Please use this identifier to cite or link to this item: http://bura.brunel.ac.uk/handle/2438/22819
Title: An Investigation into the Biological Effects of Indirect Potable Reuse Water Using Zebrafish Embryos
Authors: Lawton, E
Antczak, P
Walker, S
Germain-Cripps, E
Falciani, F
Routledge, EJ
Keywords: advanced treatment;water reuse;toxicogenomics;zebrafish;biomonitoring;retinoid
Issue Date: 24-May-2021
Publisher: Elsevier BV
Citation: Lawton, E., Antczak, P., Walker, S., Germain-Cripps, E., Falciani, F. and Routledge, E.J. (2021) 'An investigation into the biological effects of indirect potable reuse water using zebrafish embryos', Science of The Total Environment, 789, 147981, pp. 1-13. doi: 10.1016/j.scitotenv.2021.147981.
Abstract: © 2021 The Authors. Advanced treatment technologies are being assessed as a proactive measure to assist with the transformation of treated wastewater into a source of water for potable water production. We investigated the biological effects along an advanced water treatment pilot plant, using zebrafish embryos throughout early development. The study compared phenotypic observations with global transcriptome responses, enabling us to keep an open mind about the chemicals that might influence the biological activity. There was no evidence of acute toxicity at any treatment stage, but skeletal, cardiovascular and pigmentation changes occurred in a small proportion of embryos along the treatment process, and in a tap water; not detected in the aquarium water control. Reverse osmosis (RO) reduced the concentration of measured chemical contaminants in the water the most, while eliminating the occurrence of abnormalities detected in fish embryos. Conversely, advanced oxidation reversed the benefits of RO treatment by increasing the frequency of teratogenic and sub-lethal abnormalities seen. Using the molecular responses of zebrafish embryos to different IPR water, we report the bioactivity within the water at different stages of advanced treatment and associate these to perturbed biological functions. Transcriptomic analysis revealed alterations to the retinoid system, which was consistent with the observed teratogenic effects. Changes to tryptophan metabolism (associated with the production of melatonin required for the control of normal circadian rhythms) and somatolactin-beta (associated with normal pigmentation in fish) were also found. We show that underexplored forms of biological activity occur in treated wastewater effluent, and/or may be created depending on the type of advanced treatment process used. By integrating the available analytical chemistry we highlight chemical groups associated to this response. Our study shows that more detailed and in-depth characterisation of chemicals and biological pathways associated with advanced treatment water systems are needed to mitigate possible risks to downstream organisms.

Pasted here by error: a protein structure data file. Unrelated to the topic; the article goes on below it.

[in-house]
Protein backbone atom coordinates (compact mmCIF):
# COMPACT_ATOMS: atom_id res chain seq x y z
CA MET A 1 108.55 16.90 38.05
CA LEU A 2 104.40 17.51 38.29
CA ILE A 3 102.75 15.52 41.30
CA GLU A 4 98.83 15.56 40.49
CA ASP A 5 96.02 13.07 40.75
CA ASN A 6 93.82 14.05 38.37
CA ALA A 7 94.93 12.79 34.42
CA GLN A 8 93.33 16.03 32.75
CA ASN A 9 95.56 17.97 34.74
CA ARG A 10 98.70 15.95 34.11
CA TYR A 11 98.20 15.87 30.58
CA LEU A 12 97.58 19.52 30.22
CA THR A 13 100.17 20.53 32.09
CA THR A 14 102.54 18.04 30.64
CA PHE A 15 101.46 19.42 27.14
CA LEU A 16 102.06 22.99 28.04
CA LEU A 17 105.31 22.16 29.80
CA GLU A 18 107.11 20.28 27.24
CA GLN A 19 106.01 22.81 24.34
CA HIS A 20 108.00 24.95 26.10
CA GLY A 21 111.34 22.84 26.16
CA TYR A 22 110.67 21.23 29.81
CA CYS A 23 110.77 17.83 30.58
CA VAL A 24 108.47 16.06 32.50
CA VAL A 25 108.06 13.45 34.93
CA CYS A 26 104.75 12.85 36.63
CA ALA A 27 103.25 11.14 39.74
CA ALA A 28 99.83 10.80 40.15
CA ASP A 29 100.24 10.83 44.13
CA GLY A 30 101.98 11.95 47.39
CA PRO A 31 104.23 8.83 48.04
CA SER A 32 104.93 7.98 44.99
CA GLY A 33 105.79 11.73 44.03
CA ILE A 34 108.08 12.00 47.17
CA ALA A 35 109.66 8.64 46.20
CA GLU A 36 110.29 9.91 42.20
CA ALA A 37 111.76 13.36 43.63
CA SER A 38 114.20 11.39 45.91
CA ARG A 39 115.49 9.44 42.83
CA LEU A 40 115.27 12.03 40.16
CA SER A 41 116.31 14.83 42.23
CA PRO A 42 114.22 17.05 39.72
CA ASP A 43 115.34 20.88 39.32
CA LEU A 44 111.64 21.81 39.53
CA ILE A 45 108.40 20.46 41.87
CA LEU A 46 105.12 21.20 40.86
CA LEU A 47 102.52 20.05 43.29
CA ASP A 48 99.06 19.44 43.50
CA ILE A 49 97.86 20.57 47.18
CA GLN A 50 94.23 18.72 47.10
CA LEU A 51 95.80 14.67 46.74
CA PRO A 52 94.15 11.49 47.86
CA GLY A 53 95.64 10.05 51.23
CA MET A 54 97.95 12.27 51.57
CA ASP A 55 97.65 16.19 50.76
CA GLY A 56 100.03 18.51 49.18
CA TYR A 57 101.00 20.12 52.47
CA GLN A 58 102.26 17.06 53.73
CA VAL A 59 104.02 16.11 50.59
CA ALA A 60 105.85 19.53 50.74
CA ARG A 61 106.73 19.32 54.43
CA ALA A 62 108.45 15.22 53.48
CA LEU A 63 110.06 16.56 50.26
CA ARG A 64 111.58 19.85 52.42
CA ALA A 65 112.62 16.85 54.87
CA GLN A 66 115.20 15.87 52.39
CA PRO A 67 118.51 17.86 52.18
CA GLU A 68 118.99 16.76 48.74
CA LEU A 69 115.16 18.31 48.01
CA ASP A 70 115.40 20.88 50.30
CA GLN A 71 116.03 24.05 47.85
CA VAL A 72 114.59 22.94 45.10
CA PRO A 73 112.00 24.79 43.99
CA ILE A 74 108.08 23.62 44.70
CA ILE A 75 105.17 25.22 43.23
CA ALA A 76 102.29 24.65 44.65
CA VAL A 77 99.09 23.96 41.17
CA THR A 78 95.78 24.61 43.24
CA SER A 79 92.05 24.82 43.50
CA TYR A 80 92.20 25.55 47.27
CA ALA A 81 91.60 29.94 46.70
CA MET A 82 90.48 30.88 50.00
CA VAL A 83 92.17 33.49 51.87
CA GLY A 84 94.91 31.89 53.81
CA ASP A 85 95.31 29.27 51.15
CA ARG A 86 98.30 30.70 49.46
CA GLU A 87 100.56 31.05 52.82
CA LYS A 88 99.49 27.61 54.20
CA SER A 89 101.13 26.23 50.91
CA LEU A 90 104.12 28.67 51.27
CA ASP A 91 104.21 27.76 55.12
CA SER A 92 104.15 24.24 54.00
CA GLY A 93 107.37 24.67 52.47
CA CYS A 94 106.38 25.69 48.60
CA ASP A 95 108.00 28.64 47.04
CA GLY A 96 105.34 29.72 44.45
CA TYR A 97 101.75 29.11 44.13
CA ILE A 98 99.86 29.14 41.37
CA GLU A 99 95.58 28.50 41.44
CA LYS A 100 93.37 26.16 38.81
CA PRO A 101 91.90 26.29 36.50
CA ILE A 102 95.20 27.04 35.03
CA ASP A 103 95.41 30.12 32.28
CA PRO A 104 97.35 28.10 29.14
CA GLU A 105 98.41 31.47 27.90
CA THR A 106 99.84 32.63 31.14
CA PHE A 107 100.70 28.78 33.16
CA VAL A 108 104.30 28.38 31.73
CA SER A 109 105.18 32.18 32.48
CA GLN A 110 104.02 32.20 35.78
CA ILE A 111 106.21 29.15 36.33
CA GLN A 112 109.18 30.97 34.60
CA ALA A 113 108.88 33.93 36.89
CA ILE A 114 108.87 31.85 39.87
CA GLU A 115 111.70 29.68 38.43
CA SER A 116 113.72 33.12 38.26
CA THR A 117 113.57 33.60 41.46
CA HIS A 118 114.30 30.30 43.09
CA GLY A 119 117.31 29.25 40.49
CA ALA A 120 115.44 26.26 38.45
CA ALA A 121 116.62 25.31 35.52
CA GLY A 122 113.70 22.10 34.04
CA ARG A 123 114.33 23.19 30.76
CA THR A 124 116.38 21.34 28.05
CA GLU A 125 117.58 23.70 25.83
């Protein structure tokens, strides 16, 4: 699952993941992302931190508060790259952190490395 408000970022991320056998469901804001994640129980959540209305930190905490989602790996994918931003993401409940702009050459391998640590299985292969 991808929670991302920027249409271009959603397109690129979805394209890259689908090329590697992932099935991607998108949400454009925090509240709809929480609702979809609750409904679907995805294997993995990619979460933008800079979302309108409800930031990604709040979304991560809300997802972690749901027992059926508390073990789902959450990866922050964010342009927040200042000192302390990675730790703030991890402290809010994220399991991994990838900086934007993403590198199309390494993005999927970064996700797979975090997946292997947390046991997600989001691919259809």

URI: https://bura.brunel.ac.uk/handle/2438/22819
DOI: https://doi.org/10.1016/j.scitotenv.2021.147981
ISSN: 0048-9697
Other Identifiers: 147981
Appears in Collections:Dept of Life Sciences Research Papers

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